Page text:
In addition, utilizing distributed controls in tandem with a centralized building or facility management controller results in a hybrid approach that delivers the best of both worlds: independent asset control and centralized visibility to all assets.

Multiple approaches for varying preferences

As is the case with large-format retailers, it’s important to remember that there is no one-size-fits-all approach for selecting a refrigeration architecture for smaller formats. From environmental sustainability to system lifecycle costs and servicing requirements, retailers have a wide range of pain points and business criteria on which to base their individual decisions. Emerson is committed to supporting small-format retailers with a variety of refrigeration solutions that can be utilized in most existing and emerging small-format architectures, including:

– A full complement of compression technologies
– Facility management controls and valves
– Copeland™ Digital Outdoor Refrigeration Unit, X-Line Series
– Copeland™ Indoor Modular Solution

We are actively partnering with OEM and retail customers to help create high-value, small-format refrigeration solutions. By combining refrigeration technology and component portfolios with design and domain expertise, our goal is to provide fully integrated solutions that can address a wide range of end-user criteria.

Pandemic Drives Changes in Grocery Store and Refrigeration Designs

Katrina Krites | Marketing and Business Development

Manager, Food Retail, Emerson’s Cold Chain Business

 

As essential businesses, food retailers were among the few sectors that had remained open during the early stages of the coronavirus pandemic. Staying open meant they would have to adapt quickly to new operating protocols, which often included one-way aisles, plexiglass shields at registers and enhanced cleaning procedures. Grocers were also inundated with high volumes of click-and-collect orders, which tested their e-fulfillment capabilities and presented additional challenges. I recently contributed to an ACHR News article discussing the shifting grocery landscape and its potential impacts on store and refrigeration system designs.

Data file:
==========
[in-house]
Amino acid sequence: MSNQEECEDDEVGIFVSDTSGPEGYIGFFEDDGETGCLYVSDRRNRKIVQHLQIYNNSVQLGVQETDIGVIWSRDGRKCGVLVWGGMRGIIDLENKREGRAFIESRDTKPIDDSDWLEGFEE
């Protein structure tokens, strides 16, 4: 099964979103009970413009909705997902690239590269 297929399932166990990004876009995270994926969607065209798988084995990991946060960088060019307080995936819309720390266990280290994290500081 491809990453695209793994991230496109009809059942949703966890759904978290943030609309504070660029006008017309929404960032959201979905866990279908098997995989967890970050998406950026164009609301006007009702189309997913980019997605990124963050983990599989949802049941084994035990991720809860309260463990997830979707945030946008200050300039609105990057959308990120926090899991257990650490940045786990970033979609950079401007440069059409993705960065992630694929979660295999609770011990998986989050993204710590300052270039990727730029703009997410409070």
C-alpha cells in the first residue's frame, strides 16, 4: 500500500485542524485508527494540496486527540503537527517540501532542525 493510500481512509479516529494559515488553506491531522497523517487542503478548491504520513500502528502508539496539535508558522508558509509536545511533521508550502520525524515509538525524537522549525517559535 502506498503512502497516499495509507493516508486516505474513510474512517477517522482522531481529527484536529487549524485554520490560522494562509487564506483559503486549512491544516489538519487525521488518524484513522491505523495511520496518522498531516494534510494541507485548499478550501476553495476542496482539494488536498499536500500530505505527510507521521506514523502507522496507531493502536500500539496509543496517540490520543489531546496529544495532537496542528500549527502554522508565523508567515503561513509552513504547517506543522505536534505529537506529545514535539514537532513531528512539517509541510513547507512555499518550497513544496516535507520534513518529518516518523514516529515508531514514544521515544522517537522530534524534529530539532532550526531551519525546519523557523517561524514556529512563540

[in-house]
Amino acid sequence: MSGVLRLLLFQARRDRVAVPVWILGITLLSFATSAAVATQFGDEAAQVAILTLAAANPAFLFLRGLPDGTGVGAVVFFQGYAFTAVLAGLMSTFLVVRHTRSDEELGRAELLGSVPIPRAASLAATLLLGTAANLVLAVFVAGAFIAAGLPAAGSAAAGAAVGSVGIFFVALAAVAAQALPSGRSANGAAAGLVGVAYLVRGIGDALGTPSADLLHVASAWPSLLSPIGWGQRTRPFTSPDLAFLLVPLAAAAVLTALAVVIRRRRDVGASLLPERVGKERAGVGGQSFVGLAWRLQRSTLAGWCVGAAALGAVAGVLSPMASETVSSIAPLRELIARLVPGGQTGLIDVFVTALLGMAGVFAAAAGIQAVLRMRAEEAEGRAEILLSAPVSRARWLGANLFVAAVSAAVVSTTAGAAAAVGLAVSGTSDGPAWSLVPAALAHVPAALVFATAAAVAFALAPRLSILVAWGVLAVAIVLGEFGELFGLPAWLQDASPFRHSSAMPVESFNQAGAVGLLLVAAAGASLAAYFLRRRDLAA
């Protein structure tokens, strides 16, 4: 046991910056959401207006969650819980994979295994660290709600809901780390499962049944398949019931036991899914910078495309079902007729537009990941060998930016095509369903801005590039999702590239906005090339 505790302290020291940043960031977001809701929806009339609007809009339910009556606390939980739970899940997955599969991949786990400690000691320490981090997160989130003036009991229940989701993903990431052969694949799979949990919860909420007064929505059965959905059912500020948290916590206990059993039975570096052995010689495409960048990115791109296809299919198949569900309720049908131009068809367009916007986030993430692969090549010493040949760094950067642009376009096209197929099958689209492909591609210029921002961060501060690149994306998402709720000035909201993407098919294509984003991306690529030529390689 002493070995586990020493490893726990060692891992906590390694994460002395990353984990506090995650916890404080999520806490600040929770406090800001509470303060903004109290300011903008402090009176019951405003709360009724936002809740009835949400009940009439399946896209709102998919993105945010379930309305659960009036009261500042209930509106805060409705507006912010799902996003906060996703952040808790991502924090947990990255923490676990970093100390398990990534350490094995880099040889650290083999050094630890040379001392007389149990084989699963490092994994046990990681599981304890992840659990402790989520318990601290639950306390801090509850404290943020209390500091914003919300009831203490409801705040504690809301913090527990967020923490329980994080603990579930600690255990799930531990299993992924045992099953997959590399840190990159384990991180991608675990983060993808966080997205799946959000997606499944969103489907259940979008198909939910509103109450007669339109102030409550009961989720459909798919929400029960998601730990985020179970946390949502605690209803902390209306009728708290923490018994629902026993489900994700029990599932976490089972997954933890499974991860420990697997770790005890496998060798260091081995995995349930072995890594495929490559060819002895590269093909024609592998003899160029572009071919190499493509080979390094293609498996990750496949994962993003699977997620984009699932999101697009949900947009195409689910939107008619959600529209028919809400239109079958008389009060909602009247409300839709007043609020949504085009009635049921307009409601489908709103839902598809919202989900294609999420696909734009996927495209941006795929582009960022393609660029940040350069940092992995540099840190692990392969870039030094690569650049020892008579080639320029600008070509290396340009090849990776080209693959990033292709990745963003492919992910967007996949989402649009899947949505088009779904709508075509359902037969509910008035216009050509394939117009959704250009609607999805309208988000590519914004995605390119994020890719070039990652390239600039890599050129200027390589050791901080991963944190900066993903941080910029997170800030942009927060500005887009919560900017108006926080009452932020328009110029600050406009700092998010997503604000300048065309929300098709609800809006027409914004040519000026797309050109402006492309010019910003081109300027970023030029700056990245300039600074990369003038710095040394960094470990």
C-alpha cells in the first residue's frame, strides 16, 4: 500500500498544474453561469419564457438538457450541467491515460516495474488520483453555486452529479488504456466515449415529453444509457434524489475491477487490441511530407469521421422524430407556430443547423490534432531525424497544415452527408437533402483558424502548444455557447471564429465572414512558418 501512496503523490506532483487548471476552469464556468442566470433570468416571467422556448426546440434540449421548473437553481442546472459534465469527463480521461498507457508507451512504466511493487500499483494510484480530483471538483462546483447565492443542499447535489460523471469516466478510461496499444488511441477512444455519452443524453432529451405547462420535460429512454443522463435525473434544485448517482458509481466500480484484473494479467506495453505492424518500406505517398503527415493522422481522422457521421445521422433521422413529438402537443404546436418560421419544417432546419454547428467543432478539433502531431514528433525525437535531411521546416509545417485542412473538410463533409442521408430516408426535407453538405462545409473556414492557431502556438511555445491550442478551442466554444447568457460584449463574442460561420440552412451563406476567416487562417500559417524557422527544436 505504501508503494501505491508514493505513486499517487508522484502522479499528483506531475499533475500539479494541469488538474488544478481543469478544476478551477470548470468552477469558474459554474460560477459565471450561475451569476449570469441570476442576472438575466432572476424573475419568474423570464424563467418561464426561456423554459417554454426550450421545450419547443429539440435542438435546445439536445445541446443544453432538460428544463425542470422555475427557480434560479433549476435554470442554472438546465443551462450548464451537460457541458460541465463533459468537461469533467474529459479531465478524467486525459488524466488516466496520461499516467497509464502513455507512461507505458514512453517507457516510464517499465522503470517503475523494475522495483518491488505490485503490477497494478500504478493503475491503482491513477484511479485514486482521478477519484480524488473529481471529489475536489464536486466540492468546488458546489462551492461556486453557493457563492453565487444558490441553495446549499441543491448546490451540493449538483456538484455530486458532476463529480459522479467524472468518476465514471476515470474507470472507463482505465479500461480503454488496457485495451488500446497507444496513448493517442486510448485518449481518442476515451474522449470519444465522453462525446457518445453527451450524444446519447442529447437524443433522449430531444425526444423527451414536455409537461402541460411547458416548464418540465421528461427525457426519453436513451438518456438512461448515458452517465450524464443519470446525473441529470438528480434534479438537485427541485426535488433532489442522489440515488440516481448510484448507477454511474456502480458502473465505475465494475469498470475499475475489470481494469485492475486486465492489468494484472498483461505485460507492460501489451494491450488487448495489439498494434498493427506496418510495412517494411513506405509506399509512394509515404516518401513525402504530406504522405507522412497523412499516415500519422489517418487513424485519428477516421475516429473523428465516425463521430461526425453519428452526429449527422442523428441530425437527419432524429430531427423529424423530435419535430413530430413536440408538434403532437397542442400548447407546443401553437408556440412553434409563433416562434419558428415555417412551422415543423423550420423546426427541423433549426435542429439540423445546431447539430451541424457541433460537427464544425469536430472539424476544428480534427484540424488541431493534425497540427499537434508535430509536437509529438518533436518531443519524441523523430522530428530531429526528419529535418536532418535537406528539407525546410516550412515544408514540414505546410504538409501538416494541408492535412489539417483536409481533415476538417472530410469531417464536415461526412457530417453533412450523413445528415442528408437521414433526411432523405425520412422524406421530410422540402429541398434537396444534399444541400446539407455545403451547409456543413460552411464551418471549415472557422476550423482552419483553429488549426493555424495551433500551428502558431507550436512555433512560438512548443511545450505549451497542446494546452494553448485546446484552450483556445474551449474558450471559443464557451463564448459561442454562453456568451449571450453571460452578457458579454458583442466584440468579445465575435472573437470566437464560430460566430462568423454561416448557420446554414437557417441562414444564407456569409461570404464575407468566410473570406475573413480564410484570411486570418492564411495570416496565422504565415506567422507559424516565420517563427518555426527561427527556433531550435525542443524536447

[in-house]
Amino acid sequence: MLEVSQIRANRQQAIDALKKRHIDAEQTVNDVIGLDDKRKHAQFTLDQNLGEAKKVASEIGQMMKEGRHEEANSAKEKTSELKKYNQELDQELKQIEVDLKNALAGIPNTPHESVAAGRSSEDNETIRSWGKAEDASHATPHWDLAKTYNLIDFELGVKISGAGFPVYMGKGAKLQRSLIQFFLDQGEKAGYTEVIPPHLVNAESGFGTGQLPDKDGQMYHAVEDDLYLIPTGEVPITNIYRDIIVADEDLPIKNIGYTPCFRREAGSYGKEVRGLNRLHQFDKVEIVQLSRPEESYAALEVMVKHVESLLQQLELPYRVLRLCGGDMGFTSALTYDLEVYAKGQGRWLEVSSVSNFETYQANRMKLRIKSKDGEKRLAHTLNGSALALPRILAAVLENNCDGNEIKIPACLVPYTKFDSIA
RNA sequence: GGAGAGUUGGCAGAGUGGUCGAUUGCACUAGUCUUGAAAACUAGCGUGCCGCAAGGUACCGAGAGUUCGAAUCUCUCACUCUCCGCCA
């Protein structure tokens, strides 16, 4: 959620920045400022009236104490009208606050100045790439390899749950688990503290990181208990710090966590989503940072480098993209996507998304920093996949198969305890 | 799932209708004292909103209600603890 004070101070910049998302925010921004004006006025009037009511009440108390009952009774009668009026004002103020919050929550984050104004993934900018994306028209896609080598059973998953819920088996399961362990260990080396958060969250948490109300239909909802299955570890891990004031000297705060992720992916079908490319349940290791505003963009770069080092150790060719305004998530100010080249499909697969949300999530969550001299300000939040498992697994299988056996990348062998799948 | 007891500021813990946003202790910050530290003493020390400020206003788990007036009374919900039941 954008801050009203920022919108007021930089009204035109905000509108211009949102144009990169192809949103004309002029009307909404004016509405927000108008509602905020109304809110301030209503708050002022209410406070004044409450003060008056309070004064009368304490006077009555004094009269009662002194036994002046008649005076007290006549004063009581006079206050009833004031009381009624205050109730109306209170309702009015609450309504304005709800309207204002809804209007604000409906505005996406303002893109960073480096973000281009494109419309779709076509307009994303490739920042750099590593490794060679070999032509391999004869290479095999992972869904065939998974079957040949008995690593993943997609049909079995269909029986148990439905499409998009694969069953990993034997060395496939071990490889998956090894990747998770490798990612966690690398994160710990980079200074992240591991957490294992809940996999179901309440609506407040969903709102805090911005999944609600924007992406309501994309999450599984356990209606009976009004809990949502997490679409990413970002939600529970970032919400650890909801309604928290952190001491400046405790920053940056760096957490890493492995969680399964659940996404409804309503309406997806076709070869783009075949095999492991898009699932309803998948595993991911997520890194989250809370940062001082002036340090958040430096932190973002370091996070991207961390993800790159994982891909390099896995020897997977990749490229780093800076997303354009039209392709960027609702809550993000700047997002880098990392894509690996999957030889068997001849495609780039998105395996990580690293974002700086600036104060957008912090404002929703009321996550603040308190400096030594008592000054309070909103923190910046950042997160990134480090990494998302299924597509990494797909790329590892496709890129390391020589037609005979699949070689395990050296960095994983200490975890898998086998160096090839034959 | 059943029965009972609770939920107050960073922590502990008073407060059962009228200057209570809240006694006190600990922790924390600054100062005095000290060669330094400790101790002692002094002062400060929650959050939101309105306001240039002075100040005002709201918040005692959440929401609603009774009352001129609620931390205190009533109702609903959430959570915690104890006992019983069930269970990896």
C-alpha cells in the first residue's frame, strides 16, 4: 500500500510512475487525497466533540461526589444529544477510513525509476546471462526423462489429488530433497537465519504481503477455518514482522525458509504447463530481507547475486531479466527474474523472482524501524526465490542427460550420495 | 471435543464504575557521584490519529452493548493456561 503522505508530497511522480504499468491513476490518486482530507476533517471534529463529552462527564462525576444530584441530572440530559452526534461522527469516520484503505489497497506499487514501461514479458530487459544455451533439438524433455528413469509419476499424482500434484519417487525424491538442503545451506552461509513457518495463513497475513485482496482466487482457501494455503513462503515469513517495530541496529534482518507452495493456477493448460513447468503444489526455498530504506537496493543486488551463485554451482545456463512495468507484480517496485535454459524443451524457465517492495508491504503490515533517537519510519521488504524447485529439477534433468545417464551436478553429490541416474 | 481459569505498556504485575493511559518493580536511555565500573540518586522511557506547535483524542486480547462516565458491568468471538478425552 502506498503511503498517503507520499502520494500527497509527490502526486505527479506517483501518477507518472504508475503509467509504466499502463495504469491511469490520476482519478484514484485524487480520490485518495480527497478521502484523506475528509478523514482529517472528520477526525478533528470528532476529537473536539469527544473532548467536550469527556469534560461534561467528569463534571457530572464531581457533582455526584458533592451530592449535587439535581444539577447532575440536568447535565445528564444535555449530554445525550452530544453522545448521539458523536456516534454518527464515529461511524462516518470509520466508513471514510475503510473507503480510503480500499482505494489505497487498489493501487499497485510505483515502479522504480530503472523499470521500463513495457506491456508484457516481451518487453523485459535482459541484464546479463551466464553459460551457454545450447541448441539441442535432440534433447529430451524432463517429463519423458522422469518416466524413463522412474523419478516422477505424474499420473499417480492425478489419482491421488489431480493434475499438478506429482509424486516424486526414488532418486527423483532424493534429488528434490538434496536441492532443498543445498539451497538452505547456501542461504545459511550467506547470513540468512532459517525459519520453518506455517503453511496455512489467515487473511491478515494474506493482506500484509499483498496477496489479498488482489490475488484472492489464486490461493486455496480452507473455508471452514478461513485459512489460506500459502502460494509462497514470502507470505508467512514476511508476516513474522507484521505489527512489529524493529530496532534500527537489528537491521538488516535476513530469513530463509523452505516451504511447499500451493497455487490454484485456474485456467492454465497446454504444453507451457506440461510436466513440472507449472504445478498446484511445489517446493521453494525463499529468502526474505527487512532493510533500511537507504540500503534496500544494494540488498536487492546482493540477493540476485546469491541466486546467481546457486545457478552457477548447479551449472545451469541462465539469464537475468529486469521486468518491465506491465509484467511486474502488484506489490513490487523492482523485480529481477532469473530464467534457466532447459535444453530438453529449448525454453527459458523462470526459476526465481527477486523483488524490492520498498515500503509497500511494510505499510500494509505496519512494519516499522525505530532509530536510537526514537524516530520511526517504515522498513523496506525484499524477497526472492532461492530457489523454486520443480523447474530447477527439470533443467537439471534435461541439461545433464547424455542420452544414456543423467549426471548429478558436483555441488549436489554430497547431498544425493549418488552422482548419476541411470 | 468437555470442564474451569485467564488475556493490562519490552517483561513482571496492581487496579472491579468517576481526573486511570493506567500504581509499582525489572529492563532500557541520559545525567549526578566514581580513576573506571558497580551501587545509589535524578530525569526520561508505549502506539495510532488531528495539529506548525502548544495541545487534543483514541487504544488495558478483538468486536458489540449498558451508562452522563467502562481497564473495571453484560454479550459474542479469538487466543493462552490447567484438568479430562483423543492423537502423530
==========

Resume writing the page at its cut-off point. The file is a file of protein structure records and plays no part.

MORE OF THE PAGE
Attempts to provide “contactless” shopping experiences were among the first areas of focus, as store layouts were modified to limit the need to touch physical items and surfaces. While these were originally intended as stop-gap strategies, some of these short-term measures have already become more permanent elements of in-store designs. In fact, new store builds and remodels will likely feature layouts and case placements that are designed to adhere to as many safeguards as possible and provide much-needed merchandizing flexibility.

Of course, this shift will also affect the type of refrigeration architectures grocers select to address these emerging challenges. Flexibility in refrigeration translates first into the ability to meet typical capacities, but also provides the freedom to scale up or down to meet fluctuations in demand — such as staging additional self-contained cases or enabling variable-capacity modulation in walk-in units that support click-and-collect.

Shoring up stores for click-and-collect

While demand for click-and-collect fulfillment surged significantly during the initial onset of the pandemic, months later it shows little to no signs of letting up. In fact, recent reports indicate a 23 percent growth in click-and-collect adoption from June to July. Many experts believe this change in consumer behavior will represent a more permanent change in buying habits — although the degree to which it becomes a preferred shopping method remains to be seen.

Fortunately for most major retailers, click-and-collect capabilities have been in place for several years. But that doesn’t mean they were necessarily prepared for pandemic-level order volumes. In terms of fulfillment and execution, this emerging business model presents a variety of cold storage, picking and associated labor requirements.

As retailers respond to the increased amount of online shopping, they will need to account for fluctuations in consumer demand and the impacts on refrigeration equipment loads. Refrigeration design strategies with variable-capacity modulating compressors — such as the Copeland™ Digital Outdoor Refrigeration Unit, X-Line Series and Copeland scroll compressors — will help retailers balance click-and-collect refrigeration loads more effectively.

Another effective strategy is to implement “dark stores,” which are dedicated online fulfillment centers. Retailers who operate dark stores essentially take load fluctuations from click-and-collect activities out of the equation, which may make it easier to balance refrigeration loads. Whichever method is preferred, retailers will ultimately approach click-and-collect services differently, depending on their local demographics and store design strategies.